Sunday, January 24, 2021

Three Sweet Experiences

Yesterday we introduced a new senior couple to the cobblestone streets and quaint shops in Gamla Stan, the Old Town in Stockholm.  It's much like many old towns in Europe, but still delightful.  On the way home on the Tunnelbana (the metro or underground), as we were talking away in English, I could see a young man trying to discretely listen.  He finally looked directly at me, and I smiled, and then he jumped up and came over to talk with us.  He wasn't at all put off by the fact that we were missionaries.  This is very unusual here in Sweden.  Generally, people are not interested in religion.  We had only a few minutes to visit because we had to get off at the next stop, but we were able to give him a card with our names and contact information.  

It was a sweet experience that reminded me of a couple of other sweet experiences.  The next one had actually just happened in Gamla Stan.  We have become acquainted with several really great shopkeepers, and we introduced the new senior couple to them.  In one store, as we were leaving, the shopkeeper said that he was giving our friends a discount, and not, he emphasized, because we had bought things from him, but because he appreciated how we treated him with kindness.  He was so sincere.  It really touched me and made me realize how important it is to treat others as we want to be treated.

The other experience it reminded me of happened when we were here in the first two months of 2020.  We were at the airport with the mission president and his wife and other young missionaries, waiting to welcome several new missionaries.  We enjoyed being together, laughing and visiting as we awaited their arrival.  The plane came in and . . . no missionaries.  We were worried.  Even Missionary Travel in Salt Lake City didn't know where the missionaries were.  As the last passenger came through, he said that he had seen seven young people who looked like us, with name badges and missionary attire.  He said that they hadn't been allowed to board the plane in Amsterdam.  Now we were really worried.  Why weren't they allowed on the flight?  What would they do?  How can you tell parents that you've lost their sons and daughters?  Thankfully, they were on the next flight.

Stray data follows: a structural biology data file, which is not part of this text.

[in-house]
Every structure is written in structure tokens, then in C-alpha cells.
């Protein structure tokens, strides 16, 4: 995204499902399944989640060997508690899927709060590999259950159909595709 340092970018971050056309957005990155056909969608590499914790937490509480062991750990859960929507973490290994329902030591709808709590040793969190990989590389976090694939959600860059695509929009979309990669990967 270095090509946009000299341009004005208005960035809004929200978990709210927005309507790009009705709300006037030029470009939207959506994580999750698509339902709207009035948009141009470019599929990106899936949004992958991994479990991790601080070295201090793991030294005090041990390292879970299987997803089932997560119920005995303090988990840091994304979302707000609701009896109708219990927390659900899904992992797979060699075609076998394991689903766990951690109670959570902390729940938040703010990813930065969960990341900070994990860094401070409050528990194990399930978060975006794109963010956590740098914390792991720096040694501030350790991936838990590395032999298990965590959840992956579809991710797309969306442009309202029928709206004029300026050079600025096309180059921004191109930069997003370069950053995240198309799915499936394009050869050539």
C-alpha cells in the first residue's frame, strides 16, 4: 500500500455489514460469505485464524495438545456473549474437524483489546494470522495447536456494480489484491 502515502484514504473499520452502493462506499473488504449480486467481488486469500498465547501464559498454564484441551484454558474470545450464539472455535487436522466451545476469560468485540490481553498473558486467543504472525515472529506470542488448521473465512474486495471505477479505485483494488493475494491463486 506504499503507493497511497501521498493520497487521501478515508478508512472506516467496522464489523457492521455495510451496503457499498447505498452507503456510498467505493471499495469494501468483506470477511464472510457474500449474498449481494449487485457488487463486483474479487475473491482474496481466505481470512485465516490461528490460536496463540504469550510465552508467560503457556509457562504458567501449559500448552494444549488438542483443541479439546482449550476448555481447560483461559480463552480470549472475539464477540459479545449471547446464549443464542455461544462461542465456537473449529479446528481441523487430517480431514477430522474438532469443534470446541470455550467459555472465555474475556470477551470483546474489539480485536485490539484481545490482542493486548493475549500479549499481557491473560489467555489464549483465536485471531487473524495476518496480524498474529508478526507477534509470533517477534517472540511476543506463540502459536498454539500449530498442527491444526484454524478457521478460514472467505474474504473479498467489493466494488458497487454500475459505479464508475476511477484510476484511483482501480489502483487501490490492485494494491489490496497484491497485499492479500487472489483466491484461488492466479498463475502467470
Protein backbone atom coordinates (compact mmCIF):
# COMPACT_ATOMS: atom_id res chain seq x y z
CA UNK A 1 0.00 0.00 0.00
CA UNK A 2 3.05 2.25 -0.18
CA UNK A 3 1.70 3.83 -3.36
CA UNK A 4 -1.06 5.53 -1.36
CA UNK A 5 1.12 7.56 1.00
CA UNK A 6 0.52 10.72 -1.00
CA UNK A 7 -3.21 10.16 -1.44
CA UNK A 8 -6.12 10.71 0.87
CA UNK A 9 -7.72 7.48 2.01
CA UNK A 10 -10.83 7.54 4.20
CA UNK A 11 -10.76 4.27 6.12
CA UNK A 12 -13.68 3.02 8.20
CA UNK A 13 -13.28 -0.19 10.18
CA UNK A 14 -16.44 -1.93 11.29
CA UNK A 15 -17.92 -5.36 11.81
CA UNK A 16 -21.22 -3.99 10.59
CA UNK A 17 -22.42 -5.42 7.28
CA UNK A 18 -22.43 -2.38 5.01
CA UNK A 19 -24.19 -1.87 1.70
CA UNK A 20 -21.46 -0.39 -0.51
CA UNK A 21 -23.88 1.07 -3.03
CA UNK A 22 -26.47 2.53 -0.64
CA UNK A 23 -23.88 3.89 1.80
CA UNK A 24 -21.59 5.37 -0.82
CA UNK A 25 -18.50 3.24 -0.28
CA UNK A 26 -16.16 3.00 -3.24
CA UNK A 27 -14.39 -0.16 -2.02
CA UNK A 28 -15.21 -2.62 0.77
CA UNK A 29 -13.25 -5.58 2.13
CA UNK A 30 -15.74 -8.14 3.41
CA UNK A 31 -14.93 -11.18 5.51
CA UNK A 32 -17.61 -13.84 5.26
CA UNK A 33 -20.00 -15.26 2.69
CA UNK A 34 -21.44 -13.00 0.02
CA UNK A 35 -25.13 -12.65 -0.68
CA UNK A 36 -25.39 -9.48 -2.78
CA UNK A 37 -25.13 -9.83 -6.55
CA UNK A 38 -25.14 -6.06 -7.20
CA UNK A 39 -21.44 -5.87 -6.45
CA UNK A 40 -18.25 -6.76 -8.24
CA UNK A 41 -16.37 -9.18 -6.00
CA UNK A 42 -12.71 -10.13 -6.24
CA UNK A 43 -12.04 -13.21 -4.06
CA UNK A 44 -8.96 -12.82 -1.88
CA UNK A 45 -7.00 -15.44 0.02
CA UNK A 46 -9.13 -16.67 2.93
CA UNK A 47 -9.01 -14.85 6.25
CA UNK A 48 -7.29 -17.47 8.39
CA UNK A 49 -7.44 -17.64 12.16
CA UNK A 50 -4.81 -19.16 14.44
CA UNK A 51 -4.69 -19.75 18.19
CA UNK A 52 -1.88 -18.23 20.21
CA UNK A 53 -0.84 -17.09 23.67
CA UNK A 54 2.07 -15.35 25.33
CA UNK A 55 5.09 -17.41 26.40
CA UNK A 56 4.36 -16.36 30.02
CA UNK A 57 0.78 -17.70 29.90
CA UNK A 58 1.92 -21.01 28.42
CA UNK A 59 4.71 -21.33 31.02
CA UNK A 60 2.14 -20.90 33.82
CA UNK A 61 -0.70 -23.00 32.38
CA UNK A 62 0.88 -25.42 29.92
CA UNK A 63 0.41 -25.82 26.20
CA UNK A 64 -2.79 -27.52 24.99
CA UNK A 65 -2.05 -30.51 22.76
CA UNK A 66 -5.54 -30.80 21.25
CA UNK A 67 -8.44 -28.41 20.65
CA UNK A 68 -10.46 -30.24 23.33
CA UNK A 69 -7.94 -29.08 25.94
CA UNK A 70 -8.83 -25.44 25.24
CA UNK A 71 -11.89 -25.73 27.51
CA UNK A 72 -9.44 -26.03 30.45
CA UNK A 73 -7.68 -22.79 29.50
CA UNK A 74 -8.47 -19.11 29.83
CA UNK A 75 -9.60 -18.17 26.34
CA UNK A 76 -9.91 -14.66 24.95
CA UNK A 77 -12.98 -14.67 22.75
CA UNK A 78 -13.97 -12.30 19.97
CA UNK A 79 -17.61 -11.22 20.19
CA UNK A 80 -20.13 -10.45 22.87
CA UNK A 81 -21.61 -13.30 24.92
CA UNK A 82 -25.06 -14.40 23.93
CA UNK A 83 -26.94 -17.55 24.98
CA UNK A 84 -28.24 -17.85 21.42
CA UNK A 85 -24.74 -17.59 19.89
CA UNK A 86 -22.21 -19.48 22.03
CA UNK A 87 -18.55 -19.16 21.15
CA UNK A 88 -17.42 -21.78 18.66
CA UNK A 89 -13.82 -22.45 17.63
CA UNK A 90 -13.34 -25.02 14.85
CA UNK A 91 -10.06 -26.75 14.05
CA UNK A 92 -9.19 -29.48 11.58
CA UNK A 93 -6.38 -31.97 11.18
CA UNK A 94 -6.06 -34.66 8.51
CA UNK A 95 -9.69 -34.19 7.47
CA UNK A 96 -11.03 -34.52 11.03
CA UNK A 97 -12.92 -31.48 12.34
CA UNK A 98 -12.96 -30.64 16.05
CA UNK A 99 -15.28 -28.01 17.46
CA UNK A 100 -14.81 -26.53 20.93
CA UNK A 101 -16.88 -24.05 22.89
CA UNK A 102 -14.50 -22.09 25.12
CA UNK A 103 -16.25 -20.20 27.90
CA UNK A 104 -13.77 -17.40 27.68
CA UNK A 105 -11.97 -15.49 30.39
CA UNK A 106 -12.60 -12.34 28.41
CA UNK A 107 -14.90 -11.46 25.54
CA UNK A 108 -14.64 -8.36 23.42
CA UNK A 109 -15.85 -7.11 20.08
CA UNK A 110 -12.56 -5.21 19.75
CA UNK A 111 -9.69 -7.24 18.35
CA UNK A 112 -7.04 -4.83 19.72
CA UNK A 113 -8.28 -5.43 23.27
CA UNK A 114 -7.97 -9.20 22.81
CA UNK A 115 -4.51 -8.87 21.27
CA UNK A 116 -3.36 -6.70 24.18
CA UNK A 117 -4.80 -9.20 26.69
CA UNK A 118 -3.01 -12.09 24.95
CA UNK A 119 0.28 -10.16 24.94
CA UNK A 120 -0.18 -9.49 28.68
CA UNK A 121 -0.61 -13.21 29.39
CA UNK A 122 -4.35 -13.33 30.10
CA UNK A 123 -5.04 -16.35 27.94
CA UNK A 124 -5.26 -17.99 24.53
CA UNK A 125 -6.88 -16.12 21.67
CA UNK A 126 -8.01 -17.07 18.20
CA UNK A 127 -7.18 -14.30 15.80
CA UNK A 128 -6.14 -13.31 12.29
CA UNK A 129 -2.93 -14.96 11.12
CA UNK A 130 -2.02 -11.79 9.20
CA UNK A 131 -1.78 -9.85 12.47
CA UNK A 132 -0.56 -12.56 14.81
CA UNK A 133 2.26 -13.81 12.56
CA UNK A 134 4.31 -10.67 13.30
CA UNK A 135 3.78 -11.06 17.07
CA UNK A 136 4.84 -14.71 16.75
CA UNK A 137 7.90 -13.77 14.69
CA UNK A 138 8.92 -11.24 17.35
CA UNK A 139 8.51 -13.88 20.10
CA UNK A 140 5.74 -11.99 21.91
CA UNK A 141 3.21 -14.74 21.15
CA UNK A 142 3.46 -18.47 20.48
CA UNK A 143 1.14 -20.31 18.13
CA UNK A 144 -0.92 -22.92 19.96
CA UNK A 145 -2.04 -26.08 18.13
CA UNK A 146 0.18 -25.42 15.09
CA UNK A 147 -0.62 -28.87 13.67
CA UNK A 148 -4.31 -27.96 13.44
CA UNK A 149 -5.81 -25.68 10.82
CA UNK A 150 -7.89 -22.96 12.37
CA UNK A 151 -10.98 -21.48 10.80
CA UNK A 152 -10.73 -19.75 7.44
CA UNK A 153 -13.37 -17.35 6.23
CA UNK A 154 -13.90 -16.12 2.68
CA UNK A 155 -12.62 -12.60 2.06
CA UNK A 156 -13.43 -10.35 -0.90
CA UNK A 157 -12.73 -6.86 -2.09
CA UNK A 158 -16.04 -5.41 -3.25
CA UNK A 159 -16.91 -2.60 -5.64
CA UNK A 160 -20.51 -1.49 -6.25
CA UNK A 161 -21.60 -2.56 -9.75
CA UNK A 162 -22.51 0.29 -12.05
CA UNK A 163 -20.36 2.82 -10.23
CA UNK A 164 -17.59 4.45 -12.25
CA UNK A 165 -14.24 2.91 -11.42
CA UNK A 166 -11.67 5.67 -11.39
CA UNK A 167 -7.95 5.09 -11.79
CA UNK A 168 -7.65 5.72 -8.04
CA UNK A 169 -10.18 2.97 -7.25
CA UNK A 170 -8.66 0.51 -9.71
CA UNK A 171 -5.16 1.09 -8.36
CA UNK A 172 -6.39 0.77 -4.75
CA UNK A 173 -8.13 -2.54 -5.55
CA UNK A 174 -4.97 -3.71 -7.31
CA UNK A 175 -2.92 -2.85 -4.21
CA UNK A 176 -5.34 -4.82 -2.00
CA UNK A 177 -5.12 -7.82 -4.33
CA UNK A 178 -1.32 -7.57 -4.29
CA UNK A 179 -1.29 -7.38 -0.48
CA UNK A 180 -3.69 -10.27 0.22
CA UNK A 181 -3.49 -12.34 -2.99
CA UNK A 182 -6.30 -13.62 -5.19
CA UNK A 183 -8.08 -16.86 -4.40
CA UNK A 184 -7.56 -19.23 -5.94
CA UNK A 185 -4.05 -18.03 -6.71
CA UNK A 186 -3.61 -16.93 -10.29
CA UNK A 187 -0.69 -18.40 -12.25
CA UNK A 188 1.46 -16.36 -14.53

But that's not the part that was the sweet experience.  There was a young woman working in the cafe close to where we were waiting.  Being good missionaries, the junior missionaries slipped over to visit with her, and she eventually started learning about the church.  But the cool part is that as we were worrying and wondering what was happening with the missionaries, she noticed a light around all of us, and she wondered what it was.  We hadn't felt anything special; we had just been worried.  But in spite of it, somehow, she saw the light that comes as people try to be what Jesus would have them be.